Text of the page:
“Second-Hand Piano,” Ensign, Jan. 1975, 56
The front doorbell rang just as supper was over at the mission home on the outskirts of Brussels. An elder swung open one of the big double doors, and there on the steps was little Sister Parys, asking in great excitement for “les soeurs missionnaires” (the sister missionaries). Obviously very pleased about something, she wanted my companion and me to come with her for the short walk to her home.
So we went, that early July evening, down the cobblestone street to the end of the block, then turned right on Rue Van Bortonne to Sister Parys’ narrow brick row house. “Wait until you see what I bought!” she kept exclaiming. “I went to an auction today, and you must see what I bought.”
She unlocked the front door and led us down the hall, past the old cabinet bulging with sheets of music and into the plain living room. “There,” she pointed triumphantly to her prize—“Le voila!” (“There it is!”)
I don’t remember when I first met Jeanne Parys. When I was first assigned to Brussels, she had been a member of the Church for about two years. She was a short, graying woman, and so quiet that she had a hard time making a place for herself among the members. Consequently, the fellowshiping of Sister Parys had become the responsibility of the two sister missionaries assigned to the mission home, and we visited her frequently and encouraged her to attend Church meetings.
Sister Parys had few joys. The prime of her life had been marred by the sorrow of a broken marriage, leaving her unhappy and bewildered. The gospel had brought some light into her bleak world, and some relief from loneliness through the friendship of the missionaries, whom she adored. But she was not the outgoing type, and beyond continuing the friendship, we did not anticipate accomplishing much with our visits.
Then one day, as we chatted over chocolate and croissants, Sister Parys mentioned that in earlier years she had played the piano—and had played rather well. Surprised, my companion and I glanced at each other. Had we understood her correctly? Was our little sister so talented? Ability at the piano was rare in the Brussels Branch, much in demand, and mostly supplied by the missionaries. “Ah, yes,” she replied to our questioning, “I studied at the conservatory when I was young. I loved most to play the classics. Come, look at my music.”
She led us into the hall to a big old cabinet. It was full of music—stacks of sheet music, volume after dusty volume. Pulling out some of her favorites, she savored the titles, turning the pages with love. “But I have not played for years, you know,” she said with a fatalistic shrug. “My hands have forgotten all they knew.”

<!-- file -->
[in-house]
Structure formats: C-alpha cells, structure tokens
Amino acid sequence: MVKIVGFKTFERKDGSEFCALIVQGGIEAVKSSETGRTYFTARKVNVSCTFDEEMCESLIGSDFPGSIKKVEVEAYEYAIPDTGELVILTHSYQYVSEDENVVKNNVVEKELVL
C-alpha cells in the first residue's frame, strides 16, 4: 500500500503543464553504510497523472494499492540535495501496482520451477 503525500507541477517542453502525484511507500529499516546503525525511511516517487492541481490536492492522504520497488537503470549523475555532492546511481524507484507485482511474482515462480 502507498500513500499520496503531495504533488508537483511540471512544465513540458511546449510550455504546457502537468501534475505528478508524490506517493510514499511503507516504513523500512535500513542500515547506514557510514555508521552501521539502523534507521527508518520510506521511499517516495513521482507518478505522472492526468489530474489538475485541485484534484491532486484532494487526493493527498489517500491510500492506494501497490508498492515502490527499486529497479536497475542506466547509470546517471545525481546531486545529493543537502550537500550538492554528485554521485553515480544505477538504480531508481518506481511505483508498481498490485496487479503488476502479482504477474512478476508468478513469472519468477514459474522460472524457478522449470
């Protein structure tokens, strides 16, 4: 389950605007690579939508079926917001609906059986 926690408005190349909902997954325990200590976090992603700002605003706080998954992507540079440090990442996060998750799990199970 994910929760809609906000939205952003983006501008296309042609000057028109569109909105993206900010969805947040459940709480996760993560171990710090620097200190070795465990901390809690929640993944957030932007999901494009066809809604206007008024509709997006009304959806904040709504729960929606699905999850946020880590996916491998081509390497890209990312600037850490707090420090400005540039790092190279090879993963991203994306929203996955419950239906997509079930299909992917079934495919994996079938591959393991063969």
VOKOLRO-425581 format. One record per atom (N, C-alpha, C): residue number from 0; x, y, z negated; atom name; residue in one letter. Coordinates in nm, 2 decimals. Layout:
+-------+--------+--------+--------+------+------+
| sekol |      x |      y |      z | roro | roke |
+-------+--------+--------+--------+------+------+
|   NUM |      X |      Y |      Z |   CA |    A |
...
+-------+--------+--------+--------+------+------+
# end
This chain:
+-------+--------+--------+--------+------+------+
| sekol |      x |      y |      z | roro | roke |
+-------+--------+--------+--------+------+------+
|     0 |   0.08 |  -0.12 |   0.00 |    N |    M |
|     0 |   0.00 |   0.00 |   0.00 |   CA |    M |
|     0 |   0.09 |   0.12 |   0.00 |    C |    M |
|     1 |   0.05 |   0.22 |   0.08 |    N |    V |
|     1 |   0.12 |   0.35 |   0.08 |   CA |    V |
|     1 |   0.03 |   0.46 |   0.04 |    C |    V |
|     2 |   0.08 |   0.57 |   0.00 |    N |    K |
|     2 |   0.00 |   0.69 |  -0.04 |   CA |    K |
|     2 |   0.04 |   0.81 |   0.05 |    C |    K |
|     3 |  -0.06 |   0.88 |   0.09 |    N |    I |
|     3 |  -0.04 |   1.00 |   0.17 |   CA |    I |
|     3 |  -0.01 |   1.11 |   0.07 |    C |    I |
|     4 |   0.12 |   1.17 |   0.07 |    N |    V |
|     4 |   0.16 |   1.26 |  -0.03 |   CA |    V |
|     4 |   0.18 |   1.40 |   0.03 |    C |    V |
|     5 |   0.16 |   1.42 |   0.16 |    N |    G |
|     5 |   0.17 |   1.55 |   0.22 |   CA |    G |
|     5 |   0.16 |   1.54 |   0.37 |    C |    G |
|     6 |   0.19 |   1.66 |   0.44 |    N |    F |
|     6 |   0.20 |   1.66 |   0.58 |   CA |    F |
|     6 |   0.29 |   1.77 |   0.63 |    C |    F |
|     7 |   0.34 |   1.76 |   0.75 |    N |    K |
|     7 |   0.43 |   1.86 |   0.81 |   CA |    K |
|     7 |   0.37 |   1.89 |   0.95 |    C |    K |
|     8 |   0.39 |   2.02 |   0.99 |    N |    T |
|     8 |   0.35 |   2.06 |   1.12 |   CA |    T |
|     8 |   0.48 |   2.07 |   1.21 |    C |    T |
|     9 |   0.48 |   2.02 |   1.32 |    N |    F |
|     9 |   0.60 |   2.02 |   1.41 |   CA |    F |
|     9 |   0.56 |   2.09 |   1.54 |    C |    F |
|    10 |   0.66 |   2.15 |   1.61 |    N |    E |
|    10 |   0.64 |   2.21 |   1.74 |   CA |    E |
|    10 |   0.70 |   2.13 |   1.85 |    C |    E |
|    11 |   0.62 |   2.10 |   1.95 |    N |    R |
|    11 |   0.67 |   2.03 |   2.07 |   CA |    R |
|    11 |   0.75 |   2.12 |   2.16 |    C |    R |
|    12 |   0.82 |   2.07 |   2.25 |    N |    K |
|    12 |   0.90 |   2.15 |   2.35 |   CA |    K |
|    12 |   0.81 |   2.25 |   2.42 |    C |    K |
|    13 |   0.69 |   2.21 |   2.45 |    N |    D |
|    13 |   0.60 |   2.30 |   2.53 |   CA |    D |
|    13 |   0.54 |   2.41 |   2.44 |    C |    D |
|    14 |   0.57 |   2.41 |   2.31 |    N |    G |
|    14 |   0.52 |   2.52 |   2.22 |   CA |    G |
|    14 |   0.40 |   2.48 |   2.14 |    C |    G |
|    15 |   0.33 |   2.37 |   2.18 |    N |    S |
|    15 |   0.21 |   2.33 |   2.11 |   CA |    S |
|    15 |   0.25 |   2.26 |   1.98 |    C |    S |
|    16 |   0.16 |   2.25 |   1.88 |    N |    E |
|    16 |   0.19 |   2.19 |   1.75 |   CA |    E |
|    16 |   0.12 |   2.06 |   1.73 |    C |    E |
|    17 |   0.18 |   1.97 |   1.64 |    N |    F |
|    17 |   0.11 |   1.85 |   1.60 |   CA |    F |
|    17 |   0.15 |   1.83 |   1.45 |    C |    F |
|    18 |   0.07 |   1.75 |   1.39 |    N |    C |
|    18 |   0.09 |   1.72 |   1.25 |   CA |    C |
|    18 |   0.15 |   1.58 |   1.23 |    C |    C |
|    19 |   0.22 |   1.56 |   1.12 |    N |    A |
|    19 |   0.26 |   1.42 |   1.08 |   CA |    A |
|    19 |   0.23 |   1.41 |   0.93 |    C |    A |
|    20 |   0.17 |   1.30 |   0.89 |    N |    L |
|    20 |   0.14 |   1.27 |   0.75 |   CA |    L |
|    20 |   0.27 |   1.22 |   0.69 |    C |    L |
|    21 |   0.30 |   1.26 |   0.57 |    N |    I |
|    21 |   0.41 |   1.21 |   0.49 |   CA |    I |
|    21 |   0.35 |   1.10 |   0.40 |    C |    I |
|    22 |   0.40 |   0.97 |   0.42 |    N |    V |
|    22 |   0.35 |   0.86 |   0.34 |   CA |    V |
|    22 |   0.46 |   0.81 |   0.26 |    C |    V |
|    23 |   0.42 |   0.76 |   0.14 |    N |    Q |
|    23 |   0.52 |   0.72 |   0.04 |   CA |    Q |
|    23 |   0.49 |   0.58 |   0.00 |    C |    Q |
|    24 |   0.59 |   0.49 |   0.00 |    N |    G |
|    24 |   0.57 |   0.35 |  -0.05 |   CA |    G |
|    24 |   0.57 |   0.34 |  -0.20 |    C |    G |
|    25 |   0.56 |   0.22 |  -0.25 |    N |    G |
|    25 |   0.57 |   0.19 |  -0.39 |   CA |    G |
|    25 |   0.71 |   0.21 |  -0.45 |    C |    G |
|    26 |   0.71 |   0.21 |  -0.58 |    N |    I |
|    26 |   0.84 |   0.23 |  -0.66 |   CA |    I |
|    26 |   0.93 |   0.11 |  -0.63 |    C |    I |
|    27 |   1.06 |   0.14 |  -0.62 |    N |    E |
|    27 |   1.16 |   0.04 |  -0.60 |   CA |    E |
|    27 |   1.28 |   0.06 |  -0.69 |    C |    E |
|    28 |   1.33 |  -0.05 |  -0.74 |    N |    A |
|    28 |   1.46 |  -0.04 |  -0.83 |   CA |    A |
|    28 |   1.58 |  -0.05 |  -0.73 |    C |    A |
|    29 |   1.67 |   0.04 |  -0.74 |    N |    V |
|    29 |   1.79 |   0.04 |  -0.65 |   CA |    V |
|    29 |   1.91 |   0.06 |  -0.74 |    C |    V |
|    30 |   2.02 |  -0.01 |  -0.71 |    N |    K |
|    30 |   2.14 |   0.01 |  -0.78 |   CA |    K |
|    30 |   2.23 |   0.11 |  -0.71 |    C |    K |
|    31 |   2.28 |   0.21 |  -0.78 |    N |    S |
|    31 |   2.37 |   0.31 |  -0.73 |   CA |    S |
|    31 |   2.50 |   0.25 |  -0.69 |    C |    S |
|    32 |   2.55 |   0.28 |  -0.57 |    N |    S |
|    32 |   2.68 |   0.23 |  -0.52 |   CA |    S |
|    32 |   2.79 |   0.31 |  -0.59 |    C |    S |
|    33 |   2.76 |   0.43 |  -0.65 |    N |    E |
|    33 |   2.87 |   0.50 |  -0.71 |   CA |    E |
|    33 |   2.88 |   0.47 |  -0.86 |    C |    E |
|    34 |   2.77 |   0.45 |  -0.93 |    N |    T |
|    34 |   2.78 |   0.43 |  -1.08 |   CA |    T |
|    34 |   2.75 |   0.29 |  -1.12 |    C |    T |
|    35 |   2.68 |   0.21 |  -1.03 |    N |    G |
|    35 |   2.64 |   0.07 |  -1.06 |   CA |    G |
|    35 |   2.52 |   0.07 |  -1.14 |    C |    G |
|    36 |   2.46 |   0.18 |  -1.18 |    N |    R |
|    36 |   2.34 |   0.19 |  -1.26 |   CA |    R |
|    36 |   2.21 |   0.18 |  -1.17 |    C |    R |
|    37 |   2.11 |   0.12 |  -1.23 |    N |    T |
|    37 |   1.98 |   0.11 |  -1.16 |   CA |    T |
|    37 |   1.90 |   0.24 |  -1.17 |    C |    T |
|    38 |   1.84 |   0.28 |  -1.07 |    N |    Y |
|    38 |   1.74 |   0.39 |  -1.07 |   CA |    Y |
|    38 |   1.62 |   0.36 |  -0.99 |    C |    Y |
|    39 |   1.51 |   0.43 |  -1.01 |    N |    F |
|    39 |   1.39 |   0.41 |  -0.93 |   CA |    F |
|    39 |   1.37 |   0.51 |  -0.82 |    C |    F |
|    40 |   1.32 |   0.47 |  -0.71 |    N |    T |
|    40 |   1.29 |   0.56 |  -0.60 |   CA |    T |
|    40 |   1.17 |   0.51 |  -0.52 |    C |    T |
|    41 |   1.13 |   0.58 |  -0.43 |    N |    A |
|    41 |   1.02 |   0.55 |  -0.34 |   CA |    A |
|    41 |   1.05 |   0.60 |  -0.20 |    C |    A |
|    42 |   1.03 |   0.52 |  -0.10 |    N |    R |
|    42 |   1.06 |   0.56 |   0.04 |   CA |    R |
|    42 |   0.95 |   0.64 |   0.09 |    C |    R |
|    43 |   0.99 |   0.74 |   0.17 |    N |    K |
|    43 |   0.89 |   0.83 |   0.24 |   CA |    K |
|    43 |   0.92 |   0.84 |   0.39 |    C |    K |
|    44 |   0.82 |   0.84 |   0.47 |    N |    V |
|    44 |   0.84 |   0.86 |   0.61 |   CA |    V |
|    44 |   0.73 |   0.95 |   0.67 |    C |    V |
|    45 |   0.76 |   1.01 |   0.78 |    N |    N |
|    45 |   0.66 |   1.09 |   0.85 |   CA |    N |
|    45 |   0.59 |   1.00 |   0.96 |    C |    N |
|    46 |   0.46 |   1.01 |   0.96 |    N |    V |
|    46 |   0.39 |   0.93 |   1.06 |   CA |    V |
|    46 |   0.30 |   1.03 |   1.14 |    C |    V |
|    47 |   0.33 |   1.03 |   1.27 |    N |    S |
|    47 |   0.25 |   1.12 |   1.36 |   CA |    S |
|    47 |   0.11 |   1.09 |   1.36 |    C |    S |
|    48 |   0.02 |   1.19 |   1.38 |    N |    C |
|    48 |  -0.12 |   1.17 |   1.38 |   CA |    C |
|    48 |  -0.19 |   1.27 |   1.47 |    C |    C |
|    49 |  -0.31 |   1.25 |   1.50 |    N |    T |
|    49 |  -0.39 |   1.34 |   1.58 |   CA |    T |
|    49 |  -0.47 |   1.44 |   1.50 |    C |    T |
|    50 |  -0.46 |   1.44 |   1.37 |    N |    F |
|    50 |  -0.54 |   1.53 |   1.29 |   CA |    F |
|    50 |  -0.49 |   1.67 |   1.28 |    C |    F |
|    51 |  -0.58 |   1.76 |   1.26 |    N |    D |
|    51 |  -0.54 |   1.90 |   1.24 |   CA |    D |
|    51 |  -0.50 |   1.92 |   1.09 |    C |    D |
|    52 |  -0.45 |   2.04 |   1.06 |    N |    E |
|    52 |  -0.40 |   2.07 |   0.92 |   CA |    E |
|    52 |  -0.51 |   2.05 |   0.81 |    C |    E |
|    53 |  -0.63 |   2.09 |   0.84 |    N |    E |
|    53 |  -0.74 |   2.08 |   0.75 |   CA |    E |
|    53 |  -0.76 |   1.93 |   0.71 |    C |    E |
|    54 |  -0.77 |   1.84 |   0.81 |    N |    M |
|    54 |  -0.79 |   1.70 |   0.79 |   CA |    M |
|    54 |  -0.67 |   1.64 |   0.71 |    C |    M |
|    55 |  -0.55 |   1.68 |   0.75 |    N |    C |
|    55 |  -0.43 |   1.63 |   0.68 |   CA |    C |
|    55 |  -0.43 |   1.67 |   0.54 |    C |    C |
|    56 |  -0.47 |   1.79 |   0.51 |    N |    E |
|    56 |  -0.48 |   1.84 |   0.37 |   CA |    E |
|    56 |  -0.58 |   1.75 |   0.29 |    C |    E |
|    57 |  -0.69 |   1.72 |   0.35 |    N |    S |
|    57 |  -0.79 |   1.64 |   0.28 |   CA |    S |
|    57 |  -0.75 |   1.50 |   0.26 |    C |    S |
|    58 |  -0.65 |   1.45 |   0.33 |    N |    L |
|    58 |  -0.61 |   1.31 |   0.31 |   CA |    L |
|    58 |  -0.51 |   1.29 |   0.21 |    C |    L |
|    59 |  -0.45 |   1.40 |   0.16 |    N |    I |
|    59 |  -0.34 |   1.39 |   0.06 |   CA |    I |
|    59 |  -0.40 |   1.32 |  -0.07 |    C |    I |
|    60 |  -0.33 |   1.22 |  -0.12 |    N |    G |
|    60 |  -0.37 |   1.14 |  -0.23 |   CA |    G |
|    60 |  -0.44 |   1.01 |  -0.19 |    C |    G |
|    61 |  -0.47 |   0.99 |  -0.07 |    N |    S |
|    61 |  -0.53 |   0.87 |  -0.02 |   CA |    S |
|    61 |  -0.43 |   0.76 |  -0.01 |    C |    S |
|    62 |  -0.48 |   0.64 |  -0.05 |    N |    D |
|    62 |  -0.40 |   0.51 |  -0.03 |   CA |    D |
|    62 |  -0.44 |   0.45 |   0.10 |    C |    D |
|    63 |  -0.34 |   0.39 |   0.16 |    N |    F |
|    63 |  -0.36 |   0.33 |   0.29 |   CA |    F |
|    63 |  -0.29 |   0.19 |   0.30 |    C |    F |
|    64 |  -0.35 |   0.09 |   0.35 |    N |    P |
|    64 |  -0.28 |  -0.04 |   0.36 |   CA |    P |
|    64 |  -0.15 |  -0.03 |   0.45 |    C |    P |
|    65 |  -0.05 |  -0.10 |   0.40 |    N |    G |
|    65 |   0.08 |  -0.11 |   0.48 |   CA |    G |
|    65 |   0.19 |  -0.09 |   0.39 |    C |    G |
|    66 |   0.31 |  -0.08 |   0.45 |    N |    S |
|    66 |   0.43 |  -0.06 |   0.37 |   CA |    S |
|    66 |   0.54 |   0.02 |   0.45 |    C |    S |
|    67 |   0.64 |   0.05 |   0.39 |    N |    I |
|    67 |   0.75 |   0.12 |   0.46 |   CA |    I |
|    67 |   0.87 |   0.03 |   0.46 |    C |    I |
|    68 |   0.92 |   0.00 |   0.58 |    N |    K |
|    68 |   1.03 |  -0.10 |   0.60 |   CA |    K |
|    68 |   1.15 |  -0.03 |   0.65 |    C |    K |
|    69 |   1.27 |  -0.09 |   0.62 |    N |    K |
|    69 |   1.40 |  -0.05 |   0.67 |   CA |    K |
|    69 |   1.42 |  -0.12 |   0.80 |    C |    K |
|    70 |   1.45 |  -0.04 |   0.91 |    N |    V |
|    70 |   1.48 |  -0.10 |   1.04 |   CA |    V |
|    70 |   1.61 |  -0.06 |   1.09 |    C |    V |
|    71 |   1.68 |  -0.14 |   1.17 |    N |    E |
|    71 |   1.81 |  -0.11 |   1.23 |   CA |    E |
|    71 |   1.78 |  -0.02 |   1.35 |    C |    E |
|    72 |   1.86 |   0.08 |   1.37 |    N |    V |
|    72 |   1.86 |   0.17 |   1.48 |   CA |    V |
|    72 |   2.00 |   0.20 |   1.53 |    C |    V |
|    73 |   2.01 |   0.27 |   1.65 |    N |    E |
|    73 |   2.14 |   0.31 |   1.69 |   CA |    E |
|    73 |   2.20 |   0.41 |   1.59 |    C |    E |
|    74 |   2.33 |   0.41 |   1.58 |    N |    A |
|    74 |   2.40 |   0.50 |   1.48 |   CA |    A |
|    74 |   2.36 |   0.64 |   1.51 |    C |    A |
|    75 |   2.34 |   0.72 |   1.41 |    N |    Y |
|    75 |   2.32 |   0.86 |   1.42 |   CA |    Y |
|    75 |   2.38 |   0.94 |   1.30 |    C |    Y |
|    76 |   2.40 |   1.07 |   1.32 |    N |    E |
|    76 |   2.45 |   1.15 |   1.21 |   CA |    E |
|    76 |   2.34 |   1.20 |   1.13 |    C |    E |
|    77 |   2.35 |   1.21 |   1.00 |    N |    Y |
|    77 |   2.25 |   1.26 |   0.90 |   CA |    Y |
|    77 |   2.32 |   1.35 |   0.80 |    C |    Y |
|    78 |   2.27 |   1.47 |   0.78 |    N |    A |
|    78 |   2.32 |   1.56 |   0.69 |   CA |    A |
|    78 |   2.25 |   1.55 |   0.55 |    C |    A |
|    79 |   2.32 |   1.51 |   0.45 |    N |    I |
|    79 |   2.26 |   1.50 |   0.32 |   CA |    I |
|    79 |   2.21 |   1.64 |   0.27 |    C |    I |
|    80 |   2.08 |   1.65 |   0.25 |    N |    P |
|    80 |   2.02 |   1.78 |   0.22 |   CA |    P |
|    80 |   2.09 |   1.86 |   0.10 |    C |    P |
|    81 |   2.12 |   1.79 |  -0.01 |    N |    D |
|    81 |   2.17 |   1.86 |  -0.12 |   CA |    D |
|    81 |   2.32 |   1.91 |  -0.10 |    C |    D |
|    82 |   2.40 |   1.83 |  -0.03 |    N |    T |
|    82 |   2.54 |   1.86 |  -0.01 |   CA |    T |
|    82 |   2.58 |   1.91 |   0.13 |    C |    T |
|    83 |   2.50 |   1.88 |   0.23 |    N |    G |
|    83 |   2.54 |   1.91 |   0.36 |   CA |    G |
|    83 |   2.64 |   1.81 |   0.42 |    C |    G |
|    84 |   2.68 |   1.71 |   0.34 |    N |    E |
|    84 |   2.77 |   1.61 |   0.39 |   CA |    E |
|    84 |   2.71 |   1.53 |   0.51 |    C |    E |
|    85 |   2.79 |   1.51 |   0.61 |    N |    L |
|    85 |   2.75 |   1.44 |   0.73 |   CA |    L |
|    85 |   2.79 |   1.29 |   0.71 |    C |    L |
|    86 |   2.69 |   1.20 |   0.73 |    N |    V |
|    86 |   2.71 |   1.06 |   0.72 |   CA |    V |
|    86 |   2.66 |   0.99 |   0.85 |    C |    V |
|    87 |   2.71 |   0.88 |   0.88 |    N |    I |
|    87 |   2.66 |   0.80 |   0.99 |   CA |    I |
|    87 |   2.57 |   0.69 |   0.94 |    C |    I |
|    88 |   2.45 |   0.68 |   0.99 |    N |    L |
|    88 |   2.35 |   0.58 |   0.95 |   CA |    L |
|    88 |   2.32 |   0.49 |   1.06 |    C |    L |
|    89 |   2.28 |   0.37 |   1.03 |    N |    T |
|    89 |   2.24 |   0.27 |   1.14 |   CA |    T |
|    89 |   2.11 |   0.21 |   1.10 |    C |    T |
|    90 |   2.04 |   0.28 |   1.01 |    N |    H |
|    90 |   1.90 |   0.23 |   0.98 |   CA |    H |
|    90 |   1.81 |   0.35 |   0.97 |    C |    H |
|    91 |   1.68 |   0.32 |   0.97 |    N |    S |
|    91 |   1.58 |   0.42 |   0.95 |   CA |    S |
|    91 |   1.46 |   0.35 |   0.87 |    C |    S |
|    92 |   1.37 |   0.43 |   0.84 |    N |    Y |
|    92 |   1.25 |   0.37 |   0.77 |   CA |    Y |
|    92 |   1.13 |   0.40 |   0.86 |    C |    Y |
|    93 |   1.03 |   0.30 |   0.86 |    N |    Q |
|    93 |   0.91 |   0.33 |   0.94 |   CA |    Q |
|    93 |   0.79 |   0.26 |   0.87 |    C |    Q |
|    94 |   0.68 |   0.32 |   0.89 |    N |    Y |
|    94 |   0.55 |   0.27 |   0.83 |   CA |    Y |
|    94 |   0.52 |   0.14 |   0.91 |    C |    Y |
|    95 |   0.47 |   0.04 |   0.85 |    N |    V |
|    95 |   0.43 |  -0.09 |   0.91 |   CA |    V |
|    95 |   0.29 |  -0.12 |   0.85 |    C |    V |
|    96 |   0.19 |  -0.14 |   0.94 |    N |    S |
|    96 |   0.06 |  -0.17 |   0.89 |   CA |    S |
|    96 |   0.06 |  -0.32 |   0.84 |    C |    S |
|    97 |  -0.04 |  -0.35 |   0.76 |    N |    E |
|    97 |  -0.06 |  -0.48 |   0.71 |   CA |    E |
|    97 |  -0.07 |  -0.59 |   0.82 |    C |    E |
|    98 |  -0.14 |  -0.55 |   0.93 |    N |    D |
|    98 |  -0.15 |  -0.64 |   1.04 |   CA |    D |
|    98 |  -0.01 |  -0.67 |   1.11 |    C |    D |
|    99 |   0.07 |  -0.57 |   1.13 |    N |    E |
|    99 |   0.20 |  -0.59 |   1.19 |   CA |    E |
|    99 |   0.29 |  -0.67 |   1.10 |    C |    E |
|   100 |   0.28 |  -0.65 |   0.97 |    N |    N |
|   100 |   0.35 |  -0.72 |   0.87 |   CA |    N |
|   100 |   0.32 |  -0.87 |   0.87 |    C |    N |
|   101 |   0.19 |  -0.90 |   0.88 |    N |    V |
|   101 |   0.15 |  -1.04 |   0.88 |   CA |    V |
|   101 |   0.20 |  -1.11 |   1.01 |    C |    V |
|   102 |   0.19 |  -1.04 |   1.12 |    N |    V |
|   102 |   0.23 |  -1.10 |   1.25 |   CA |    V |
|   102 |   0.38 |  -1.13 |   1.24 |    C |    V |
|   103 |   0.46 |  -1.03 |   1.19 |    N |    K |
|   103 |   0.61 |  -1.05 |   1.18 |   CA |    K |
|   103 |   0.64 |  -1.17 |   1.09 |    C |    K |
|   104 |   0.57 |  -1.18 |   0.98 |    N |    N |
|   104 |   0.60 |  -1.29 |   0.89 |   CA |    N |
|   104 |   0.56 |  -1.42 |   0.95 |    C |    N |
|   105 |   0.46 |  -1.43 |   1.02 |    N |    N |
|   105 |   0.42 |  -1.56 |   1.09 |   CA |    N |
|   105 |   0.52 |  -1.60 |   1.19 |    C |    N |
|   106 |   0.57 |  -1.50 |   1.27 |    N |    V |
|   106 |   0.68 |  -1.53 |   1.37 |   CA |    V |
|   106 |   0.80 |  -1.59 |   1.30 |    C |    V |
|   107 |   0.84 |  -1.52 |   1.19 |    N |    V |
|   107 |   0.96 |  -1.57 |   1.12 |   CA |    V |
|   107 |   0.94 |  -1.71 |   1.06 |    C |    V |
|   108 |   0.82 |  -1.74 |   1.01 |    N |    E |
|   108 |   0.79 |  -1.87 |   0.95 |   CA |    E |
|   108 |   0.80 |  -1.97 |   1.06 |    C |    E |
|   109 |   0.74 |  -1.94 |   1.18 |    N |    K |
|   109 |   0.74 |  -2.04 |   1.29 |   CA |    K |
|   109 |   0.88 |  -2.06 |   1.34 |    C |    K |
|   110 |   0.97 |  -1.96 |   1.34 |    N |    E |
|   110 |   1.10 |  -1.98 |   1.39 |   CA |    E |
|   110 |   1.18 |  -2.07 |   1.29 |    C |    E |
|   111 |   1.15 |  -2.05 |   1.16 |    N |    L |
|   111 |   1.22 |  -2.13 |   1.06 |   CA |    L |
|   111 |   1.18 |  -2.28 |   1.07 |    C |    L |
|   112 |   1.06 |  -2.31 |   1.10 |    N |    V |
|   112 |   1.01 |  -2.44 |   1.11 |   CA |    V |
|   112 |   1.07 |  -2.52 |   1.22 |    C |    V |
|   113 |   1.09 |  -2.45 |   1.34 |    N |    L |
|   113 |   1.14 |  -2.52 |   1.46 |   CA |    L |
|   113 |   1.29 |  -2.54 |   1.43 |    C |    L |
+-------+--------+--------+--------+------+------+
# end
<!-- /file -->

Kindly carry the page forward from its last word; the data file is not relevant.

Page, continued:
We followed her back to the living room and we asked, “Why did you stop playing?” As she glanced around the sparsely furnished room, we realized the answer. Sister Parys had had no piano. She explained that her husband, who had deserted her many years ago, had sold her piano. So for years her talent lay dormant, and her music collected dust in the big hall cabinet.
A few days later we went to see her again. “There is no one to play the piano for the children in Junior Sunday School,” we told her. “We know you are out of practice, but could you help us?” She hesitated. “Soeur, we need you,” we told her.
“Play—for the children?” she asked. The reluctance in her eyes softened. “Well, all right, I’ll try.” And so the Junior Sunday School acquired a pianist.
Sister Parys’ playing was, indeed, rusty. The Latter-day Saint children’s hymns were all new to her. But when hand and eye were not quick enough to follow the book, she simply chorded in her own variations. And no one minded. Sister Parys had at last found her place in the branch—a happy one with the children and her piano.
And on that July evening when she summoned us in such excitement, it was a piano we found in Sister Parys’ living room. “I went to an auction today and bought it,” she announced triumphantly. We could hardly imagine our quiet little sister being bold enough to do such a thing, but there it was. She touched the instrument lovingly, admitted that it had a few scratches and was out of tune, but it was, nevertheless, ”un bon petit piano” (“a good little piano”).
Then followed a happy evening while Sister Parys took out piece after piece of her treasured music, playing a few measures here, a page or two there. The music filled her bare home with loveliness and kindled a joyful light in her eyes. Since then, whenever I hear figurative reference to the sweet music of the gospel, I remember when I heard it played on a secondhand piano in a row house in Belgium.